Re: [TLS] prohibit <1.2 on clients (but allow servers) (was: prohibit <1.2 support on 1.3+ servers (but allow clients))

Jeffrey Walton <> Fri, 22 May 2015 17:56 UTC

Return-Path: <>
Received: from localhost ( []) by (Postfix) with ESMTP id 5B5771A8838 for <>; Fri, 22 May 2015 10:56:59 -0700 (PDT)
X-Virus-Scanned: amavisd-new at
X-Spam-Flag: NO
X-Spam-Score: -0.101
X-Spam-Status: No, score=-0.101 tagged_above=-999 required=5 tests=[BAYES_20=-0.001, DKIM_SIGNED=0.1, DKIM_VALID=-0.1, DKIM_VALID_AU=-0.1, FREEMAIL_FROM=0.001, SPF_PASS=-0.001] autolearn=ham
Received: from ([]) by localhost ( []) (amavisd-new, port 10024) with ESMTP id HPBvgFdSm1I2 for <>; Fri, 22 May 2015 10:56:58 -0700 (PDT)
Received: from ( [IPv6:2607:f8b0:4001:c05::235]) (using TLSv1.2 with cipher ECDHE-RSA-AES128-GCM-SHA256 (128/128 bits)) (No client certificate requested) by (Postfix) with ESMTPS id 4D9C81A87E4 for <>; Fri, 22 May 2015 10:56:46 -0700 (PDT)
Received: by igbyr2 with SMTP id yr2so41736469igb.0 for <>; Fri, 22 May 2015 10:56:45 -0700 (PDT)
DKIM-Signature: v=1; a=rsa-sha256; c=relaxed/relaxed;; s=20120113; h=mime-version:reply-to:in-reply-to:references:date:message-id :subject:from:to:cc:content-type; bh=qI8sd9jr3hDSsg3X9+qKeSK2I6pHjxaUBKrcGznvi+o=; b=hCRSdO8PFmWP0LvCOcTe4HM/zAZhNc1aVNEaP/zux0JChYLV7Dnf3fZ9ZEzimaMpxE 9+eddrjKFepiCl+smtXbYBje+EiD9MEQYI71pBh4+kEhKp+Fz//fX1HTvnXd39Z0QP2z DzgctmimZcfSEloCLGbhgfw5cTfy2ep0YwDx2IvF3E51ELyBJpSihG81VGKmhWgmilKG o9XdJh3oRn6DGsKKMlt4D2LTlK1WW7gdK6i9xI+uGorzwXliZxZUtM30lKgr5lteIj8y p2LoWCtJVVm8HEwl5KHfxcuc5zeZ/727aOfkgC+j0Xhuk/sKT5QAZNYiOT3p9kNUBscF 2WZw==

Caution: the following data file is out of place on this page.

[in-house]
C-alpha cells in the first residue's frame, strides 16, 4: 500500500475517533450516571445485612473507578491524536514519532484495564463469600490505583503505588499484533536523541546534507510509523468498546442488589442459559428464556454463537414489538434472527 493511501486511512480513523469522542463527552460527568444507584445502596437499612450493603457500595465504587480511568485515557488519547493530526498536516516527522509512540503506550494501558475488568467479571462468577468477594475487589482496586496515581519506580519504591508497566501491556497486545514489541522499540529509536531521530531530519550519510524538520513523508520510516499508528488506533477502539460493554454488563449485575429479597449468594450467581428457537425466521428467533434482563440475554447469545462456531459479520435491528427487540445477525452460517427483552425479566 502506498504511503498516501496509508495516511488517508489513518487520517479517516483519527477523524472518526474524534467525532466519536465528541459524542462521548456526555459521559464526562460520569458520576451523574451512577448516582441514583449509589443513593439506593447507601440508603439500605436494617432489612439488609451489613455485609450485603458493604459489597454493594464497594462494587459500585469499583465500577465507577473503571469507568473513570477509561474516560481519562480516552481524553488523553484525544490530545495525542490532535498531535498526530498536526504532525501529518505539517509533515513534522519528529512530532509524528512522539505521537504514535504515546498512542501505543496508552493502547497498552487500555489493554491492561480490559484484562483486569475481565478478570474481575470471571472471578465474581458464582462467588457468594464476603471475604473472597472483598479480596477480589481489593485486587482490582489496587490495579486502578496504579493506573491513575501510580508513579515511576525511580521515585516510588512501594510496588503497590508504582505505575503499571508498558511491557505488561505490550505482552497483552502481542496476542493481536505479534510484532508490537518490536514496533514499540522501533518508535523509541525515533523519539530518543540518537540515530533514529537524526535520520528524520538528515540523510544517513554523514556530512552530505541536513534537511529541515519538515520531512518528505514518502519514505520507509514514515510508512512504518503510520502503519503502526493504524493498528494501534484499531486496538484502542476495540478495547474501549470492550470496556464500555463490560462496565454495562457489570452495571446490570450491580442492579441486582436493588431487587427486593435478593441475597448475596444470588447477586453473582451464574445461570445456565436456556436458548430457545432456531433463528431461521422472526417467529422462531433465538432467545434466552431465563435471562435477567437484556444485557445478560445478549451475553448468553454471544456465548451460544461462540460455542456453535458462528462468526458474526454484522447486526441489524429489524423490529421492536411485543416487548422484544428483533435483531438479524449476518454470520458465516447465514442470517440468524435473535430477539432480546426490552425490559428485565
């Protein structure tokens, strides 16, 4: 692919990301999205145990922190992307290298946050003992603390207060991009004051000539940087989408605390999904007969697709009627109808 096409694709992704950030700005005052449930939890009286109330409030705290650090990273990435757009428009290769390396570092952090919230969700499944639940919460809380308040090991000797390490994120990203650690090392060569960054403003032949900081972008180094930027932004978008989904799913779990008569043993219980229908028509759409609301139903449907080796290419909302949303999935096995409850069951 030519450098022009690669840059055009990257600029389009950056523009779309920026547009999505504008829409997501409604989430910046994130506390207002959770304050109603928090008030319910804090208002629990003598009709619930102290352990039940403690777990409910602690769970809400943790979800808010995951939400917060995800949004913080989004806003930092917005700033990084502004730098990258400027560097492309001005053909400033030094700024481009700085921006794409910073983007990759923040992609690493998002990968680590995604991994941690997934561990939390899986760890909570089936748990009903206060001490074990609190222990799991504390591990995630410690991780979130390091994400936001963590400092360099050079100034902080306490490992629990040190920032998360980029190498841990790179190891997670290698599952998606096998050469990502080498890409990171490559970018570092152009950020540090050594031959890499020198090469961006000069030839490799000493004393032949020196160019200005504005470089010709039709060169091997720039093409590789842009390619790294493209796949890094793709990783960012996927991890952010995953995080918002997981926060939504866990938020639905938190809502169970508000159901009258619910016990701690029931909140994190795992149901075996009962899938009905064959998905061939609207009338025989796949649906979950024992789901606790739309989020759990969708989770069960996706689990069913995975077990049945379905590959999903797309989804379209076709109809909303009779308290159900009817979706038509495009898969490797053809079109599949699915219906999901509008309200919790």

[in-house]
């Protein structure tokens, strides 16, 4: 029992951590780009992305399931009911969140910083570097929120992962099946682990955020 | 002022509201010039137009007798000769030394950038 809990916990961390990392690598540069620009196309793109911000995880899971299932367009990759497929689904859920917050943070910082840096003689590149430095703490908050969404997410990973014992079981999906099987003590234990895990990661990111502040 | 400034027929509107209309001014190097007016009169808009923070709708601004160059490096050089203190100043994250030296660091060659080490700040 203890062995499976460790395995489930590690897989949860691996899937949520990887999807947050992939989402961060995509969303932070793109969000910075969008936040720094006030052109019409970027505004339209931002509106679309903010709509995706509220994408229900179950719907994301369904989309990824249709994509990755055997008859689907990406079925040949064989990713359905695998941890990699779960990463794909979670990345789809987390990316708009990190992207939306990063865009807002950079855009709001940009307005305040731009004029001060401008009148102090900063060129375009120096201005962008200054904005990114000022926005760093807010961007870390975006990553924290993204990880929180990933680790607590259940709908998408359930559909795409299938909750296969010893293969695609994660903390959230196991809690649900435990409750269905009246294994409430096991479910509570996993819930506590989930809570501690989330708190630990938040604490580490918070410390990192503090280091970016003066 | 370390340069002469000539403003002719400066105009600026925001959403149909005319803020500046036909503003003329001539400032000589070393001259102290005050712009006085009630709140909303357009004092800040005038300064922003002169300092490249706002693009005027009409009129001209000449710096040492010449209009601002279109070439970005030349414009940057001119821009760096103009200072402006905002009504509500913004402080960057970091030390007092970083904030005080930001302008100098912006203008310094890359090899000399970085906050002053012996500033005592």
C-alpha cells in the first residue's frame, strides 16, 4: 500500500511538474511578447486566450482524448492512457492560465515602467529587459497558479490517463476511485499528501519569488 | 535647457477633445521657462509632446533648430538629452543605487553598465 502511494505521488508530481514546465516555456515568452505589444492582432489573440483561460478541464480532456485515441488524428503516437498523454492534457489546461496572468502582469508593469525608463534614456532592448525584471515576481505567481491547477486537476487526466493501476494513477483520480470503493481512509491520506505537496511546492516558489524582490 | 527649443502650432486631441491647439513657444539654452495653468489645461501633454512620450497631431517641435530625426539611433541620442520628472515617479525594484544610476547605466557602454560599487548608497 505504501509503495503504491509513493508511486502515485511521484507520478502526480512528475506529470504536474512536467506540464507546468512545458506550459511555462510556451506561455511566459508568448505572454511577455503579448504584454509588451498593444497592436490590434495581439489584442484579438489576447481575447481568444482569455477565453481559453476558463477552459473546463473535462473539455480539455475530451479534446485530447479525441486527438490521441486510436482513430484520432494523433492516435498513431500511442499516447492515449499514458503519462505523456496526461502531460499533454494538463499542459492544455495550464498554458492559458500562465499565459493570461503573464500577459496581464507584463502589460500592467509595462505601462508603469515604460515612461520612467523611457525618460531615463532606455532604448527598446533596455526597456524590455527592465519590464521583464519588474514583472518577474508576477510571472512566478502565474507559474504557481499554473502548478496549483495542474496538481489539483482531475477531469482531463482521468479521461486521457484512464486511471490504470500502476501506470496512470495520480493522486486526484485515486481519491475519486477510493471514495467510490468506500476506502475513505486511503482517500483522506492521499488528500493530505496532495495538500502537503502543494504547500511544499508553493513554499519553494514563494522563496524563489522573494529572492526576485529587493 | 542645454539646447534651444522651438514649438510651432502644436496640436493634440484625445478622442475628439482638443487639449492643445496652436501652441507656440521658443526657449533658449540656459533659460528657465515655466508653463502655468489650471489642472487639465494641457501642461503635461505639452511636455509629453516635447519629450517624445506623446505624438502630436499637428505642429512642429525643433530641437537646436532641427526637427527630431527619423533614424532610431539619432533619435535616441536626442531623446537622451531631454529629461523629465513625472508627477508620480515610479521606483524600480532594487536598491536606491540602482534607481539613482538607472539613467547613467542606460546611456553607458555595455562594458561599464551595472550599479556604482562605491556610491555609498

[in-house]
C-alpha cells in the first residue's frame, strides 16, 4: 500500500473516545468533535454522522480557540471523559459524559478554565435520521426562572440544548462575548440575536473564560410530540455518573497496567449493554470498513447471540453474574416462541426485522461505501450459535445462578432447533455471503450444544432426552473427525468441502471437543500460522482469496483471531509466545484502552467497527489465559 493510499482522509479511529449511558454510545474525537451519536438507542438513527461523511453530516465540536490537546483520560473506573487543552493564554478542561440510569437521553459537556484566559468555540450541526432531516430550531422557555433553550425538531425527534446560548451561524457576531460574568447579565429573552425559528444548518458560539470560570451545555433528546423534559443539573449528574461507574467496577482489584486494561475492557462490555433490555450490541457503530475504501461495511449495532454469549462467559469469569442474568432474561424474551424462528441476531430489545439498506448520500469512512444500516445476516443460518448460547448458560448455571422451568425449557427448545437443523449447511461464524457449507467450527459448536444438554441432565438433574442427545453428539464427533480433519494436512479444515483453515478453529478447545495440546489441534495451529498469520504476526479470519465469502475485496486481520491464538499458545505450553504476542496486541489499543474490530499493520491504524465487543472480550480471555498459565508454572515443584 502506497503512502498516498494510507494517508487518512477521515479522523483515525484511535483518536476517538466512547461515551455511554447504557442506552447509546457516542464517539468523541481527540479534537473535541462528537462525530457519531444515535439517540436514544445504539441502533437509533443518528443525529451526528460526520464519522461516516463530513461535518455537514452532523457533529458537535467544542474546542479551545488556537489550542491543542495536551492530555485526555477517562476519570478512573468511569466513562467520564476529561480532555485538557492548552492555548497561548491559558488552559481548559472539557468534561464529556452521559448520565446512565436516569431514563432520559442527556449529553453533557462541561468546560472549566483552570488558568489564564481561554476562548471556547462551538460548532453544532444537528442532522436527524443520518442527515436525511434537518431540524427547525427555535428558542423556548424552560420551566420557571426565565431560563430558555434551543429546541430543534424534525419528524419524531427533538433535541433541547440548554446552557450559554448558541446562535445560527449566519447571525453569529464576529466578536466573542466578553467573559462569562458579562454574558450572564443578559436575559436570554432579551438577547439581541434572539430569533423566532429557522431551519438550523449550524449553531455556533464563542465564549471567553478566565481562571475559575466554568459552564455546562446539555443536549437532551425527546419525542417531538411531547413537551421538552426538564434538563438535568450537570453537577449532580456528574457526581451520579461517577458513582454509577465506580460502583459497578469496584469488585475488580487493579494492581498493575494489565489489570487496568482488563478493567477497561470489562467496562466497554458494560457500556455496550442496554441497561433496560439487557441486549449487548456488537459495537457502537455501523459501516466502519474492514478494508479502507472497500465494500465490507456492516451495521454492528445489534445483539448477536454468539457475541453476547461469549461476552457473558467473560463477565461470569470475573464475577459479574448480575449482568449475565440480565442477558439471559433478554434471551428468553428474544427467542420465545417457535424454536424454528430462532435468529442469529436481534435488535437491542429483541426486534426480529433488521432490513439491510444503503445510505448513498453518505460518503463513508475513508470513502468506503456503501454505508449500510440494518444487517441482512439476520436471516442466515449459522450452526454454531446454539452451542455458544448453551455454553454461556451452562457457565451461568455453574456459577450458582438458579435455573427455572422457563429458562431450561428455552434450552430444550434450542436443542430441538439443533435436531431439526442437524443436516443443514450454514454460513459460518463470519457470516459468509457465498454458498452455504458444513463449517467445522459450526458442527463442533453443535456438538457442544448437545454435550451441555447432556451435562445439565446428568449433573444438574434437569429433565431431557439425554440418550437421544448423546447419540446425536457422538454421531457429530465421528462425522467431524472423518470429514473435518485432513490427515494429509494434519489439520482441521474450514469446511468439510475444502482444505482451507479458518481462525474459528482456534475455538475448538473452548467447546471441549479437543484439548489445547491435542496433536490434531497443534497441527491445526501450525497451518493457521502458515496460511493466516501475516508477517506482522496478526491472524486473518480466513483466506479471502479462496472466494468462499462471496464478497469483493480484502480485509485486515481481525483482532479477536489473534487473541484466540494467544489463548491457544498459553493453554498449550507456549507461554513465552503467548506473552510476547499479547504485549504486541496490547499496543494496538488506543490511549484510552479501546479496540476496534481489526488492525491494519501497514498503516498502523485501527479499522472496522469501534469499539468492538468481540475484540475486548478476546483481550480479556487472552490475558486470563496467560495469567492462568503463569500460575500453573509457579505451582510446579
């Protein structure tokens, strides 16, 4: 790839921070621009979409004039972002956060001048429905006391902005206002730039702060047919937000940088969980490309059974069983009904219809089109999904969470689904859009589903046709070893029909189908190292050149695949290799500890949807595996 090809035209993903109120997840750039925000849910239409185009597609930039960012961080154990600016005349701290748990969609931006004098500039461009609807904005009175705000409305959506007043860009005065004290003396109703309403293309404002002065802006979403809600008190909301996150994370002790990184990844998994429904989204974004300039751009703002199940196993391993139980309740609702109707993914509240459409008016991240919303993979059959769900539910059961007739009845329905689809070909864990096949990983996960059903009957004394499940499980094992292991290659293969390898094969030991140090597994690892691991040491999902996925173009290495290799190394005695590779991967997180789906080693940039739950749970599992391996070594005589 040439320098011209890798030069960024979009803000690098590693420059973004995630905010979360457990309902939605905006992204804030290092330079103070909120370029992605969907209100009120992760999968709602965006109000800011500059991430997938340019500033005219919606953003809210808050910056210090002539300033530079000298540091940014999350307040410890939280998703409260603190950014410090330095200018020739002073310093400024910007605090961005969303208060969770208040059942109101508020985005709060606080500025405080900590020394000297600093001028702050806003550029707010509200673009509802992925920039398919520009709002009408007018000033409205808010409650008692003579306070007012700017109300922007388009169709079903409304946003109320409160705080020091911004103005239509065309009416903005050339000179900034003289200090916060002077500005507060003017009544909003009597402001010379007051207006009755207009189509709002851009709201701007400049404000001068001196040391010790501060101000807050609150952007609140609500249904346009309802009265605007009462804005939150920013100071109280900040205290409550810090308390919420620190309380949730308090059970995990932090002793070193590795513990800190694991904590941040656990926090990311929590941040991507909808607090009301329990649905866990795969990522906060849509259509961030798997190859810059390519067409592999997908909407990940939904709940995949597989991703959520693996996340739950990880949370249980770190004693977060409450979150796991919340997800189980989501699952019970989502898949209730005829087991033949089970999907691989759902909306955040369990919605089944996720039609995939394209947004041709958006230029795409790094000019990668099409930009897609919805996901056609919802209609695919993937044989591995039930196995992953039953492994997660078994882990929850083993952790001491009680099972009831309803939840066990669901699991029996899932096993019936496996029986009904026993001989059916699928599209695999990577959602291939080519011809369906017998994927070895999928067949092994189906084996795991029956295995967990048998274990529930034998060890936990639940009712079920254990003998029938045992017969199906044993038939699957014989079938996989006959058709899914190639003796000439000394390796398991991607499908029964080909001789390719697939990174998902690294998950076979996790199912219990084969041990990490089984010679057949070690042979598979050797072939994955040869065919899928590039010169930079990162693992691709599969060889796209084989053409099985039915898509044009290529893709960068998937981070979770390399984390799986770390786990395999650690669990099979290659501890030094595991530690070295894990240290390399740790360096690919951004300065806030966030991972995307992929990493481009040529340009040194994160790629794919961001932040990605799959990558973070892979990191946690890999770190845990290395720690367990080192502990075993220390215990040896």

MIME-Version: 1.0
X-Received: by with SMTP id g124mr12610783ioe.11.1432317405843; Fri, 22 May 2015 10:56:45 -0700 (PDT)
Received: by with HTTP; Fri, 22 May 2015 10:56:45 -0700 (PDT)
In-Reply-To: <>
References: <> <> <> <> <> <BAY180-W75D5FCD1F9DD4B5C4A729BFFC00@phx.gbl> <>
Date: Fri, 22 May 2015 13:56:45 -0400
Message-ID: <>
From: Jeffrey Walton <>
To: Peter Gutmann <>
Content-Type: text/plain; charset=UTF-8
Archived-At: <>
Cc: "" <>
Subject: Re: [TLS] prohibit <1.2 on clients (but allow servers) (was: prohibit <1.2 support on 1.3+ servers (but allow clients))
X-Mailman-Version: 2.1.15
Precedence: list
List-Id: "This is the mailing list for the Transport Layer Security working group of the IETF." <>
List-Unsubscribe: <>, <>
List-Archive: <>
List-Post: <>
List-Help: <>
List-Subscribe: <>, <>
X-List-Received-Date: Fri, 22 May 2015 17:56:59 -0000

On Fri, May 22, 2015 at 8:30 AM, Peter Gutmann
<> wrote:
> Xiaoyin Liu <> writes:
>>The simple reason is that we should allow normal users to gradually upgrade
>>their old browsers/operating systems, but should encourage (or require)
>>webmasters to upgrade their servers as soon as possible in order to protect
>>their users' security and privacy.
> This comment again shows the rather myopic browser-centered view of TLS that
> I've complained about in the past.  For most of the users of TLS that I work
> with, there is no browser, no OS upgrade, and no web.  TLS is used for
> machine-to-machine communications, with no human intervention.  You know the
> PLC I used as an example in an earlier message, the one that rejects any
> attempt at connecting with a version number set to greater than TLS 1.0?
> The
> "upgrade" procedure for that is to replace it when the hardware dies, with a
> minimum (minimum, not maximum) lifetime of around ten years (I've seen
> refridgerator-sized PLCs dating from the 1960s still in active use today,
> but
> that's because they're practically indestructible compared to modern
> versions).

+1. That toxic browser thinking and its polluted security model is
making its way into non-browser areas, too.

For example, browsers apparently embrace user phishing, claiming
"there's nothing we can do when a user make a configuration change
like adding a CA to the trust store." Then, in a
life-is-stranger-than-fiction moment, we get a standard like Public
Key Pinning with Overrides, where adversaries are allowed to break
known good pinsets because a user was phished.